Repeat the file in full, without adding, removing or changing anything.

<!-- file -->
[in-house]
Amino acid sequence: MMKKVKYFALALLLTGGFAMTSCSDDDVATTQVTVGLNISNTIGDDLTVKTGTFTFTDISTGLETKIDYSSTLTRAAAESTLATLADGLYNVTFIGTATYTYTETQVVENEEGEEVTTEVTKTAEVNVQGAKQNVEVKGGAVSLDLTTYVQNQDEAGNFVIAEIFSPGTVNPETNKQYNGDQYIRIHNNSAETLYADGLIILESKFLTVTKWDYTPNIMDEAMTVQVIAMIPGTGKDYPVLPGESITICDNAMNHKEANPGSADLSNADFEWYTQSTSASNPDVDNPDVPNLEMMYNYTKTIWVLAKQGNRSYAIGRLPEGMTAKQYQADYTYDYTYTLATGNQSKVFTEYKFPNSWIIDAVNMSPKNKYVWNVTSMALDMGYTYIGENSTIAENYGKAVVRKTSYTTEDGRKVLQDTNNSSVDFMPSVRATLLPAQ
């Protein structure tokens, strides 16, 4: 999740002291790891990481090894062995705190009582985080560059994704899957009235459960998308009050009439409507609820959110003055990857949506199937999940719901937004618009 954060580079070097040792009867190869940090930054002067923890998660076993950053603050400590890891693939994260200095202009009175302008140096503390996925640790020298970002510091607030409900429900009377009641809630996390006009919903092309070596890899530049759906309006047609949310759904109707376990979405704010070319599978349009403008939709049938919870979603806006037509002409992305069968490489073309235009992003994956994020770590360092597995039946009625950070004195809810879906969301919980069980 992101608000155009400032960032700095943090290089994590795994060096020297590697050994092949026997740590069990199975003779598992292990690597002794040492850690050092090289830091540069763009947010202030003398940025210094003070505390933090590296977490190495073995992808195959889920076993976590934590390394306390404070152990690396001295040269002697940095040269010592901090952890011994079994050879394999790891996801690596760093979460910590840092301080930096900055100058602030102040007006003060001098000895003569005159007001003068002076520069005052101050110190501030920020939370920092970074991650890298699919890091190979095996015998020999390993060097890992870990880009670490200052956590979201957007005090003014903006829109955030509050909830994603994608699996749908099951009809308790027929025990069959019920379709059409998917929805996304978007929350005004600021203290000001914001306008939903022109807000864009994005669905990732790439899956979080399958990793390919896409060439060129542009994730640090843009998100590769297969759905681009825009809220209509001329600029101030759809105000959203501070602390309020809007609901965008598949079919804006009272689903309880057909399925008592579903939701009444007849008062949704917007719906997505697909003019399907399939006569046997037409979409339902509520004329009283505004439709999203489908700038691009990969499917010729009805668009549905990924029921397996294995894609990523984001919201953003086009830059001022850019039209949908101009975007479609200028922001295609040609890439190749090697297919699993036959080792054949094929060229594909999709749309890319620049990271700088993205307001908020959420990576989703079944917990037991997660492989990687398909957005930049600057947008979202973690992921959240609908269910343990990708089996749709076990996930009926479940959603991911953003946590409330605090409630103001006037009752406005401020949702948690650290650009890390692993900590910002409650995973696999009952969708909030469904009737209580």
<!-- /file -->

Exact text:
[in-house]
Amino acid sequence: MMKKVKYFALALLLTGGFAMTSCSDDDVATTQVTVGLNISNTIGDDLTVKTGTFTFTDISTGLETKIDYSSTLTRAAAESTLATLADGLYNVTFIGTATYTYTETQVVENEEGEEVTTEVTKTAEVNVQGAKQNVEVKGGAVSLDLTTYVQNQDEAGNFVIAEIFSPGTVNPETNKQYNGDQYIRIHNNSAETLYADGLIILESKFLTVTKWDYTPNIMDEAMTVQVIAMIPGTGKDYPVLPGESITICDNAMNHKEANPGSADLSNADFEWYTQSTSASNPDVDNPDVPNLEMMYNYTKTIWVLAKQGNRSYAIGRLPEGMTAKQYQADYTYDYTYTLATGNQSKVFTEYKFPNSWIIDAVNMSPKNKYVWNVTSMALDMGYTYIGENSTIAENYGKAVVRKTSYTTEDGRKVLQDTNNSSVDFMPSVRATLLPAQ
């Protein structure tokens, strides 16, 4: 999740002291790891990481090894062995705190009582985080560059994704899957009235459960998308009050009439409507609820959110003055990857949506199937999940719901937004618009 954060580079070097040792009867190869940090930054002067923890998660076993950053603050400590890891693939994260200095202009009175302008140096503390996925640790020298970002510091607030409900429900009377009641809630996390006009919903092309070596890899530049759906309006047609949310759904109707376990979405704010070319599978349009403008939709049938919870979603806006037509002409992305069968490489073309235009992003994956994020770590360092597995039946009625950070004195809810879906969301919980069980 992101608000155009400032960032700095943090290089994590795994060096020297590697050994092949026997740590069990199975003779598992292990690597002794040492850690050092090289830091540069763009947010202030003398940025210094003070505390933090590296977490190495073995992808195959889920076993976590934590390394306390404070152990690396001295040269002697940095040269010592901090952890011994079994050879394999790891996801690596760093979460910590840092301080930096900055100058602030102040007006003060001098000895003569005159007001003068002076520069005052101050110190501030920020939370920092970074991650890298699919890091190979095996015998020999390993060097890992870990880009670490200052956590979201957007005090003014903006829109955030509050909830994603994608699996749908099951009809308790027929025990069959019920379709059409998917929805996304978007929350005004600021203290000001914001306008939903022109807000864009994005669905990732790439899956979080399958990793390919896409060439060129542009994730640090843009998100590769297969759905681009825009809220209509001329600029101030759809105000959203501070602390309020809007609901965008598949079919804006009272689903309880057909399925008592579903939701009444007849008062949704917007719906997505697909003019399907399939006569046997037409979409339902509520004329009283505004439709999203489908700038691009990969499917010729009805668009549905990924029921397996294995894609990523984001919201953003086009830059001022850019039209949908101009975007479609200028922001295609040609890439190749090697297919699993036959080792054949094929060229594909999709749309890319620049990271700088993205307001908020959420990576989703079944917990037991997660492989990687398909957005930049600057947008979202973690992921959240609908269910343990990708089996749709076990996930009926479940959603991911953003946590409330605090409630103001006037009752406005401020949702948690650290650009890390692993900590910002409650995973696999009952969708909030469904009737209580």